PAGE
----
You may be asking yourself, “Can retirement accounts be used to save for college?” Sure. Should they be? Probably not. Most financial planners discourage paying for college with funds from a retirement account; they also discourage using retirement funds for a child's college education if doing so will leave you with no funds in your retirement years. However, you can certainly tap your retirement accounts to help pay the college bills if you need to.

With IRAs, you can withdraw money penalty-free for college expenses, even if you're under age 59½ (though there may be income tax consequences for money withdrawn). On the other hand, with an employer-sponsored retirement plan like a 401(k) or 403(b), you'll generally pay a 10 percent penalty on any withdrawals made before you reach age 59½ (age 55 in some cases), even if the money is used for college expenses. You may also be subject to a six-month suspension and income tax consequences if you make a hardship withdrawal. If you plan to go this route, your best bet is to check with your plan administrator regarding withdrawal options available in your employer-sponsored retirement plan.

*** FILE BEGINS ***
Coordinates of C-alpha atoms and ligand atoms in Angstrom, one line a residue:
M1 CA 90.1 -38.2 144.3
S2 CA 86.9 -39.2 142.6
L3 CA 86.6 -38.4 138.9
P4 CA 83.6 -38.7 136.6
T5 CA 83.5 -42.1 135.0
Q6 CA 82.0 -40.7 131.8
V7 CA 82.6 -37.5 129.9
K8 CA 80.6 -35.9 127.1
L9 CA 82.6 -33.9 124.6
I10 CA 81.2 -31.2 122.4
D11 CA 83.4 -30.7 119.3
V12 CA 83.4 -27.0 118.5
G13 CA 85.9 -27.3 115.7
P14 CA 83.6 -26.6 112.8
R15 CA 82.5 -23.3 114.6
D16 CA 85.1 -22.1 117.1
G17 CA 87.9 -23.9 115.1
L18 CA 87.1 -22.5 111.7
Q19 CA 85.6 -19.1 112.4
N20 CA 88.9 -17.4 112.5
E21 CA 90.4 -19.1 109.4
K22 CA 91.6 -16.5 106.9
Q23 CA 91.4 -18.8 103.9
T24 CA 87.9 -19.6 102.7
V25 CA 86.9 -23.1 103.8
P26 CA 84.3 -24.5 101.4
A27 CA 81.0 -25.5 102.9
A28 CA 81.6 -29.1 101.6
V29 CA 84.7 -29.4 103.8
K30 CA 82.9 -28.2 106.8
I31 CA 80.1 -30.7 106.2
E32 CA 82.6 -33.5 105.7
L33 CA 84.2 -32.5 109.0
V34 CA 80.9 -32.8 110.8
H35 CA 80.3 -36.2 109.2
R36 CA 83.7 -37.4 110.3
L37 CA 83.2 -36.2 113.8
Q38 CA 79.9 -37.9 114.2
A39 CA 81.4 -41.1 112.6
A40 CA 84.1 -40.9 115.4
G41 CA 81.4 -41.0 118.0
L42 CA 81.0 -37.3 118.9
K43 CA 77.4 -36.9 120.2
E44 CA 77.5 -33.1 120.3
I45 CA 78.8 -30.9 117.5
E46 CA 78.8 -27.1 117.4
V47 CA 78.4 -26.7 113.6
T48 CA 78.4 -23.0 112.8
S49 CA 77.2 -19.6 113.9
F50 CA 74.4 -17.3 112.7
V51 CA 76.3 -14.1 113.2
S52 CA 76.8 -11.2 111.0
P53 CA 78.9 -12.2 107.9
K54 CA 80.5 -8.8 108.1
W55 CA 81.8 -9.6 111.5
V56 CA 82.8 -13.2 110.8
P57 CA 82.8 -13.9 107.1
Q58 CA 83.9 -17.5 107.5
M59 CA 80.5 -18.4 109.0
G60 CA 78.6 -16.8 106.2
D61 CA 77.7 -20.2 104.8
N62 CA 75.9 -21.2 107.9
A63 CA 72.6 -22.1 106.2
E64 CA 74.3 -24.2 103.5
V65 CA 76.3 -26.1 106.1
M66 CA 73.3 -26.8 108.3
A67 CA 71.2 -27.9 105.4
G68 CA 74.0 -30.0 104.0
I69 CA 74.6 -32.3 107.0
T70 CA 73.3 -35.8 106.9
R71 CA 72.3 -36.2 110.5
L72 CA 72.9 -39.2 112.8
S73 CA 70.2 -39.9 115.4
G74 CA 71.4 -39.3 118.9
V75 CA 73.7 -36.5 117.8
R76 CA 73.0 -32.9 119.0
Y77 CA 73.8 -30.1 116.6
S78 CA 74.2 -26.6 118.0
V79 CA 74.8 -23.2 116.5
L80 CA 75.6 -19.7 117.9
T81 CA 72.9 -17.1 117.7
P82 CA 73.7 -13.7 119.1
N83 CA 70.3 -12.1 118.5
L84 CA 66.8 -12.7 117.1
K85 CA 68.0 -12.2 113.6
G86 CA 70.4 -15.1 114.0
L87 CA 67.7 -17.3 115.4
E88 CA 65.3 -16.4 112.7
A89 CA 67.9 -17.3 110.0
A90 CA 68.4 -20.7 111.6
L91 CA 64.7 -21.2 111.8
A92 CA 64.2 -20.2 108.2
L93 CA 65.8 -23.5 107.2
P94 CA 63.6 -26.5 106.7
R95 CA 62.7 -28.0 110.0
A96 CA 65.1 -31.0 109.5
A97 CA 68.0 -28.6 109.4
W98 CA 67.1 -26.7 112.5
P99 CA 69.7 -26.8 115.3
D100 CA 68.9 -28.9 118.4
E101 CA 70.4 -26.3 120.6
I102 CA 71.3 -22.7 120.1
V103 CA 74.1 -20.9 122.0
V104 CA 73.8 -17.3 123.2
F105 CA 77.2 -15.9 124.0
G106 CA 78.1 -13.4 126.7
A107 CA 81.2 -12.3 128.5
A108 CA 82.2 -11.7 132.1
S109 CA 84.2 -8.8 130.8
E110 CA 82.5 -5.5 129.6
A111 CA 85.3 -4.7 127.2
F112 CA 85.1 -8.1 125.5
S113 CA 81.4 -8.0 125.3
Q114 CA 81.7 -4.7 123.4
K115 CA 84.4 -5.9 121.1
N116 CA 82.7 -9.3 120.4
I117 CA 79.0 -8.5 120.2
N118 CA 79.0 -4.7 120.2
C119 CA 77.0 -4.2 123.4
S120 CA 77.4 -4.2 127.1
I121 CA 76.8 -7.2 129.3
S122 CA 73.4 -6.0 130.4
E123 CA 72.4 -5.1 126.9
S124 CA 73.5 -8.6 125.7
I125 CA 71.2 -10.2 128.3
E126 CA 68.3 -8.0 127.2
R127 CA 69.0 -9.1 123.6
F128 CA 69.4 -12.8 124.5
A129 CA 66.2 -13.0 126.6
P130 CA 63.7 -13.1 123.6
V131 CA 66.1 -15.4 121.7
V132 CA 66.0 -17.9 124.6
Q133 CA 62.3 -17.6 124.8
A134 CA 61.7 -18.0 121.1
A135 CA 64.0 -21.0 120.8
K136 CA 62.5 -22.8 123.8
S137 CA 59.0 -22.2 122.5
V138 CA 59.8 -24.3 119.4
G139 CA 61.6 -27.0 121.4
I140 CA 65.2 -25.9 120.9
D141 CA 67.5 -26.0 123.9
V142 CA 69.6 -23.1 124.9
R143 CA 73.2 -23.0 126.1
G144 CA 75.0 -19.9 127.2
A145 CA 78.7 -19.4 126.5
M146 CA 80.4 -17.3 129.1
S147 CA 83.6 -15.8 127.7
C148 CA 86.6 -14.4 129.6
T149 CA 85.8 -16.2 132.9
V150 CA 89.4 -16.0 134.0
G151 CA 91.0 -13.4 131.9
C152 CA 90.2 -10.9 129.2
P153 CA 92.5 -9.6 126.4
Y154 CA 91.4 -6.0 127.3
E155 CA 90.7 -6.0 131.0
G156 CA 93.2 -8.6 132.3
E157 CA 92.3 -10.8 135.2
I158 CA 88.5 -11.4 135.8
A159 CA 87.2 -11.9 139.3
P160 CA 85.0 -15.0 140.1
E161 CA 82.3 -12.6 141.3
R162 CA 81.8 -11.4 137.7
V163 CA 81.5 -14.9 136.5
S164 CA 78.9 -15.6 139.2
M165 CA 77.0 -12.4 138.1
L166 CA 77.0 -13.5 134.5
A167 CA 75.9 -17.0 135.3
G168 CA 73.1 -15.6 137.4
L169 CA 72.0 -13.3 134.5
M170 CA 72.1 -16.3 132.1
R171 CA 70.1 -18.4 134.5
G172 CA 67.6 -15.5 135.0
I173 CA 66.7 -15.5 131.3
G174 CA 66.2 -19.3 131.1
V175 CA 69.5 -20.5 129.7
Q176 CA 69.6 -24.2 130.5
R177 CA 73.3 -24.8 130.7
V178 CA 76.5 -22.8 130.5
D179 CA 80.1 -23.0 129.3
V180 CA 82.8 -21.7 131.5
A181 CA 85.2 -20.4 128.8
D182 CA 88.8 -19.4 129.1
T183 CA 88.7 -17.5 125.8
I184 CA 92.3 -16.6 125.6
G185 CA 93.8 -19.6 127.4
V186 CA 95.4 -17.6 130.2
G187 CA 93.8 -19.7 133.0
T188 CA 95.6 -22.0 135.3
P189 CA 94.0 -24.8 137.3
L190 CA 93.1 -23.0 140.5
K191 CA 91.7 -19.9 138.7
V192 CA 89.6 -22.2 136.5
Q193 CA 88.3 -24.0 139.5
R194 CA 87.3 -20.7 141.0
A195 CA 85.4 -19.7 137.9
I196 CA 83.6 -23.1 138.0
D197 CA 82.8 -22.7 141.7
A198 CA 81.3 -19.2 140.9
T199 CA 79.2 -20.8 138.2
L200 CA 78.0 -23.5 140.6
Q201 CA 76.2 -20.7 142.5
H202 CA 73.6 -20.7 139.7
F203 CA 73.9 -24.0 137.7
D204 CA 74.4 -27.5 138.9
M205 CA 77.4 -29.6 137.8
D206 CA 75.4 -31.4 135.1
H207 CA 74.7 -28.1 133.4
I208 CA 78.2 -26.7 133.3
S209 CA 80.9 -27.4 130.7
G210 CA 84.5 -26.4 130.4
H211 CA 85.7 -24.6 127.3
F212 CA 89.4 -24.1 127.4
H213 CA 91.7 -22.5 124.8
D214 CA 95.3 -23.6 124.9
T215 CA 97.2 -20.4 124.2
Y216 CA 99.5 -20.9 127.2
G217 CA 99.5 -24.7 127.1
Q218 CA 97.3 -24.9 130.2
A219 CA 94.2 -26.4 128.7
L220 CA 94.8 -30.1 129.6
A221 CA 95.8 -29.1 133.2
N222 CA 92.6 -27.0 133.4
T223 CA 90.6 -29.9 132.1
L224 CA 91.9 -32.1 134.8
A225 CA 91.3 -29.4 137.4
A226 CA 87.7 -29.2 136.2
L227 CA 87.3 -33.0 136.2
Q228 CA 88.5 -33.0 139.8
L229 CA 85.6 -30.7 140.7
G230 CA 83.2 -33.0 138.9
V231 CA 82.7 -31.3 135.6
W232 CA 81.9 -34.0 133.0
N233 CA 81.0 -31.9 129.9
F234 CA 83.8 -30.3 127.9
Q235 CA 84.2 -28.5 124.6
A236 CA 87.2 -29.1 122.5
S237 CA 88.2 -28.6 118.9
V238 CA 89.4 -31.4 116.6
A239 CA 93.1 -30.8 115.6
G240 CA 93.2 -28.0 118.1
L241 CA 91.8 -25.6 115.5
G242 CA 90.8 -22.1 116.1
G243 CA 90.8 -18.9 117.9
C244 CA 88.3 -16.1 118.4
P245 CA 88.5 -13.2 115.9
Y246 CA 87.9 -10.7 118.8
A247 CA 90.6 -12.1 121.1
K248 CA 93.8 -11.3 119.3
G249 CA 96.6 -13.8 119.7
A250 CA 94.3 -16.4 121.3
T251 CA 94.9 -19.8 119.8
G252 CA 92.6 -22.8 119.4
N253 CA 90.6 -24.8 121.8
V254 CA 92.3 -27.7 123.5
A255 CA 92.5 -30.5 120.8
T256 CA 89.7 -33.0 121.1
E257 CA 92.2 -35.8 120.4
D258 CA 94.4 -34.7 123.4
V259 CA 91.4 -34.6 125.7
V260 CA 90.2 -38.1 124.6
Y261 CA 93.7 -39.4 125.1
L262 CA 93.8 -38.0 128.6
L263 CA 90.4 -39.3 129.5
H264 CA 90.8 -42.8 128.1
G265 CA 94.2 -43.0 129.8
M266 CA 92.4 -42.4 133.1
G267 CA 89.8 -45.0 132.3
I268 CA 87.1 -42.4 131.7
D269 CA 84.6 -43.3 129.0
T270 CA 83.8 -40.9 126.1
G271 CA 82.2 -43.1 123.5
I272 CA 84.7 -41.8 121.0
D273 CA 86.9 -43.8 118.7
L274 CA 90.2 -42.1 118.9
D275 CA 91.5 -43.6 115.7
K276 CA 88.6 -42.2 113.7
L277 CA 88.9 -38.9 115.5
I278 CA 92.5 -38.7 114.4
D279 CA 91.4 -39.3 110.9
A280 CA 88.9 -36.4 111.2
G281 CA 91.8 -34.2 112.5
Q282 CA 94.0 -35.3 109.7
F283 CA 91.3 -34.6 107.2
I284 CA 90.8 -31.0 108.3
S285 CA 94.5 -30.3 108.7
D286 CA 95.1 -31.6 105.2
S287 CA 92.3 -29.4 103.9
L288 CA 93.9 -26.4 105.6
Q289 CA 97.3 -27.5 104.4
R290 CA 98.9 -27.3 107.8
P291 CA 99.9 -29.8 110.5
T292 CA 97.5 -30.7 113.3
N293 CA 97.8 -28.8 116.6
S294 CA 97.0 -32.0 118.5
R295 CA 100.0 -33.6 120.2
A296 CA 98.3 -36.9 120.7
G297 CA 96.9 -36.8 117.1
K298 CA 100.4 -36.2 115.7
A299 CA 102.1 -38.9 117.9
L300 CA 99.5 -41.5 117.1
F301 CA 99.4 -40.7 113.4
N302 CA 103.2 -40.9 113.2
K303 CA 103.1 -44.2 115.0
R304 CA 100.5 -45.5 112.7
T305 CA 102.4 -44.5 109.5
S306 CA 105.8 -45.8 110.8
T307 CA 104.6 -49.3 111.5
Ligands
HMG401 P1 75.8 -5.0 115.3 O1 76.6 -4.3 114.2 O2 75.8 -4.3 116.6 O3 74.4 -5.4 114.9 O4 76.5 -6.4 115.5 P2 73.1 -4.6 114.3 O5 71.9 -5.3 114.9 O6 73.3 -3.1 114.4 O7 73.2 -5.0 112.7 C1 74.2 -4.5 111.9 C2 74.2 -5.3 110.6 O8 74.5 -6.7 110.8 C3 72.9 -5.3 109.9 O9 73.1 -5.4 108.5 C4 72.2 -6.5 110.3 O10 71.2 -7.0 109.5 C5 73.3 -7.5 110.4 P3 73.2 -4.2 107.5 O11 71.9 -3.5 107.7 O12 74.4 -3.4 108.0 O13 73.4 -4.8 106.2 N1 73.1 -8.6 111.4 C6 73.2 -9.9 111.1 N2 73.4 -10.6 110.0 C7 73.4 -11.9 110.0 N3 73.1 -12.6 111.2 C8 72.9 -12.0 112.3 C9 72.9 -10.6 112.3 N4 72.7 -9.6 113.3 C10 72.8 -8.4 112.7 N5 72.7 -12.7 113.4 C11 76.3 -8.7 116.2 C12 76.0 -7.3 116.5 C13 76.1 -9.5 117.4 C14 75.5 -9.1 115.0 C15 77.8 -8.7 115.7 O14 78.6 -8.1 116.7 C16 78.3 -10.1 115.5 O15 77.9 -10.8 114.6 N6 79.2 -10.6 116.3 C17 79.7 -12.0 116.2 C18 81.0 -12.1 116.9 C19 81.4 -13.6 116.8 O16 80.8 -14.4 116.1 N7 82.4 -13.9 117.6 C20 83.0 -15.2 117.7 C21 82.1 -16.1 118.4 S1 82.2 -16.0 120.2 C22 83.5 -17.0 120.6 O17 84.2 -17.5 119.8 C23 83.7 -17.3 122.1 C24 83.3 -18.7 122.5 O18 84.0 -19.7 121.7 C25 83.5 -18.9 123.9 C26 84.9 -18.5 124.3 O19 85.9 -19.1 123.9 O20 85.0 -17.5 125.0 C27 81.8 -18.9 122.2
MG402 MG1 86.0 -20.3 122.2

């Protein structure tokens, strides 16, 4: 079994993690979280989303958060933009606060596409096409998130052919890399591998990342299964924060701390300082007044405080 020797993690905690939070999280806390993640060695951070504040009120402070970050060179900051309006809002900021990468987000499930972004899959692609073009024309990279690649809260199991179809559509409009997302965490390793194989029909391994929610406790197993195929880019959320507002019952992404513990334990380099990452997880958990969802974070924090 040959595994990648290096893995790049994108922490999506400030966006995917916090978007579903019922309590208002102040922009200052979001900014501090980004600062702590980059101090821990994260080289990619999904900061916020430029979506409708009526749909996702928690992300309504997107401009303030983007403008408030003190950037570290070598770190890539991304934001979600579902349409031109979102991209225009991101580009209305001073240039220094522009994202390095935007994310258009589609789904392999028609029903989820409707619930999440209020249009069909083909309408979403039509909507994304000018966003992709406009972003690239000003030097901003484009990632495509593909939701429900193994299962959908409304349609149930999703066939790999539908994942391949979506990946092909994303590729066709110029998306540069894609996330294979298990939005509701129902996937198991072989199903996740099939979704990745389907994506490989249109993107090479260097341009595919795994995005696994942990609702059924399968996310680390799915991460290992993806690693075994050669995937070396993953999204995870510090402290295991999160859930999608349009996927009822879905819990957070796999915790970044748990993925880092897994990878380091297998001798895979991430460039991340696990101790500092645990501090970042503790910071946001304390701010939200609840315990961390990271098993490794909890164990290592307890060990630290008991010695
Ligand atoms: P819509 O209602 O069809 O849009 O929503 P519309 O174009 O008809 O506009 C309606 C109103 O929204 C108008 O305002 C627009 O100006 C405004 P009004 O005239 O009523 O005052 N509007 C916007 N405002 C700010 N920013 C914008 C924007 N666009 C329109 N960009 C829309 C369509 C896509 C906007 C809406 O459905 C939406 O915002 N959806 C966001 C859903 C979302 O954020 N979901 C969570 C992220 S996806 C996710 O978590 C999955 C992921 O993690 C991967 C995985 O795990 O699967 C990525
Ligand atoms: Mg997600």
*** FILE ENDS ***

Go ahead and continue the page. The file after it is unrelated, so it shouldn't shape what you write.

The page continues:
A Penny Saved

Trying to save for both your retirement and your child’s education can feel like a never-ending juggling act—you’re worried about losing rhythm, dropping the ball. Determining an amount to save and a plan to save it can be daunting, but there’s really no need to go it alone. In addition to the aforementioned pointers, contact a trusted financial planner who is familiar with your specific circumstances. You’ll likely find that a clear financial path brings a certain sense of stability to your and your family’s future.

* Example is for illustrative purposes only and does not represent a specific investment.

Securities offered thru Sterne Agee Financial Services, Inc., member FINRA/SIPC. Advisory services offered thru Sterne Agee Investment Advisor Services, Inc. Securities and advisory activities supervised from 4407 Belmont Ave, Youngstown OH 44505, (800) 589-2023.